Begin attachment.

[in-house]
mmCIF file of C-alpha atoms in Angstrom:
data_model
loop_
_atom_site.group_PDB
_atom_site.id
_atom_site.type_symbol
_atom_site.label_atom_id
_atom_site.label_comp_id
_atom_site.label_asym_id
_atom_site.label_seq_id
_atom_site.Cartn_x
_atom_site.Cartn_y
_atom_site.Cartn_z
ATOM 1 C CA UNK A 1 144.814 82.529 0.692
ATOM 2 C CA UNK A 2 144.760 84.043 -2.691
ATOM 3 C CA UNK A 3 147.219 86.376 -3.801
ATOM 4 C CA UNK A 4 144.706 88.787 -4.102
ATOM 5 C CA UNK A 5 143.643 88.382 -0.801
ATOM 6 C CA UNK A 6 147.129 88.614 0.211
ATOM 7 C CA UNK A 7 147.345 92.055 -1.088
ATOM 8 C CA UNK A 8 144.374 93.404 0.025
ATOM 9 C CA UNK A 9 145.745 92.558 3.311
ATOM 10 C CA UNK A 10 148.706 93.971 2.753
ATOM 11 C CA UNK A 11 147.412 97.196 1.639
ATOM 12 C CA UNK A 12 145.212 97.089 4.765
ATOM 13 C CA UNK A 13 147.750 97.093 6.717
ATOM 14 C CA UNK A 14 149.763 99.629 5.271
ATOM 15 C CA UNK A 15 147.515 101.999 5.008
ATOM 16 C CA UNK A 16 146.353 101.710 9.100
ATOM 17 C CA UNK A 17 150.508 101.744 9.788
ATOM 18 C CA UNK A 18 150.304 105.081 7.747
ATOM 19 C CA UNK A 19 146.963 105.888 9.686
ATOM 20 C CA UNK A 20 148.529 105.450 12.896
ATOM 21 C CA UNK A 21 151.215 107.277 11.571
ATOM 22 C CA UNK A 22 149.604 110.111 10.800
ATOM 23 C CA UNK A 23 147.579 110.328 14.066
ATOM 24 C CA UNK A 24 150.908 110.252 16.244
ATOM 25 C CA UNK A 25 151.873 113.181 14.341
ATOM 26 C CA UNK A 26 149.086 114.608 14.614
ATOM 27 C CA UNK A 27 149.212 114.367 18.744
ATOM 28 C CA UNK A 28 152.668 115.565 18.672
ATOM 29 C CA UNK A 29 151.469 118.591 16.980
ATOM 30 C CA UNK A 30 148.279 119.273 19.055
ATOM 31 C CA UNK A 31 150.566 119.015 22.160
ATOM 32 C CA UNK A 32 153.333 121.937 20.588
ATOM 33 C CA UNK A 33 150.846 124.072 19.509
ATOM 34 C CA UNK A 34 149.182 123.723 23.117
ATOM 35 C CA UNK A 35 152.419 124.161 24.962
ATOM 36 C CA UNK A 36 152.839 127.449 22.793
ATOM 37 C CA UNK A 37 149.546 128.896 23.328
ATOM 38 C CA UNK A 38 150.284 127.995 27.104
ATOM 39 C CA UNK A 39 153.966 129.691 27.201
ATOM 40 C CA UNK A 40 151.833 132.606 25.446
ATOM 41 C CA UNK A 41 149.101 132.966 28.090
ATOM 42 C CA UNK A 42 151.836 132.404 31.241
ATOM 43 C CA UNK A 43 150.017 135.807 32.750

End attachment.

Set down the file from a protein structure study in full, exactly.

[in-house]
mmCIF file of C-alpha atoms in Angstrom:
data_model
loop_
_atom_site.group_PDB
_atom_site.id
_atom_site.type_symbol
_atom_site.label_atom_id
_atom_site.label_comp_id
_atom_site.label_asym_id
_atom_site.label_seq_id
_atom_site.Cartn_x
_atom_site.Cartn_y
_atom_site.Cartn_z
ATOM 1 C CA UNK A 1 144.814 82.529 0.692
ATOM 2 C CA UNK A 2 144.760 84.043 -2.691
ATOM 3 C CA UNK A 3 147.219 86.376 -3.801
ATOM 4 C CA UNK A 4 144.706 88.787 -4.102
ATOM 5 C CA UNK A 5 143.643 88.382 -0.801
ATOM 6 C CA UNK A 6 147.129 88.614 0.211
ATOM 7 C CA UNK A 7 147.345 92.055 -1.088
ATOM 8 C CA UNK A 8 144.374 93.404 0.025
ATOM 9 C CA UNK A 9 145.745 92.558 3.311
ATOM 10 C CA UNK A 10 148.706 93.971 2.753
ATOM 11 C CA UNK A 11 147.412 97.196 1.639
ATOM 12 C CA UNK A 12 145.212 97.089 4.765
ATOM 13 C CA UNK A 13 147.750 97.093 6.717
ATOM 14 C CA UNK A 14 149.763 99.629 5.271
ATOM 15 C CA UNK A 15 147.515 101.999 5.008
ATOM 16 C CA UNK A 16 146.353 101.710 9.100
ATOM 17 C CA UNK A 17 150.508 101.744 9.788
ATOM 18 C CA UNK A 18 150.304 105.081 7.747
ATOM 19 C CA UNK A 19 146.963 105.888 9.686
ATOM 20 C CA UNK A 20 148.529 105.450 12.896
ATOM 21 C CA UNK A 21 151.215 107.277 11.571
ATOM 22 C CA UNK A 22 149.604 110.111 10.800
ATOM 23 C CA UNK A 23 147.579 110.328 14.066
ATOM 24 C CA UNK A 24 150.908 110.252 16.244
ATOM 25 C CA UNK A 25 151.873 113.181 14.341
ATOM 26 C CA UNK A 26 149.086 114.608 14.614
ATOM 27 C CA UNK A 27 149.212 114.367 18.744
ATOM 28 C CA UNK A 28 152.668 115.565 18.672
ATOM 29 C CA UNK A 29 151.469 118.591 16.980
ATOM 30 C CA UNK A 30 148.279 119.273 19.055
ATOM 31 C CA UNK A 31 150.566 119.015 22.160
ATOM 32 C CA UNK A 32 153.333 121.937 20.588
ATOM 33 C CA UNK A 33 150.846 124.072 19.509
ATOM 34 C CA UNK A 34 149.182 123.723 23.117
ATOM 35 C CA UNK A 35 152.419 124.161 24.962
ATOM 36 C CA UNK A 36 152.839 127.449 22.793
ATOM 37 C CA UNK A 37 149.546 128.896 23.328
ATOM 38 C CA UNK A 38 150.284 127.995 27.104
ATOM 39 C CA UNK A 39 153.966 129.691 27.201
ATOM 40 C CA UNK A 40 151.833 132.606 25.446
ATOM 41 C CA UNK A 41 149.101 132.966 28.090
ATOM 42 C CA UNK A 42 151.836 132.404 31.241
ATOM 43 C CA UNK A 43 150.017 135.807 32.750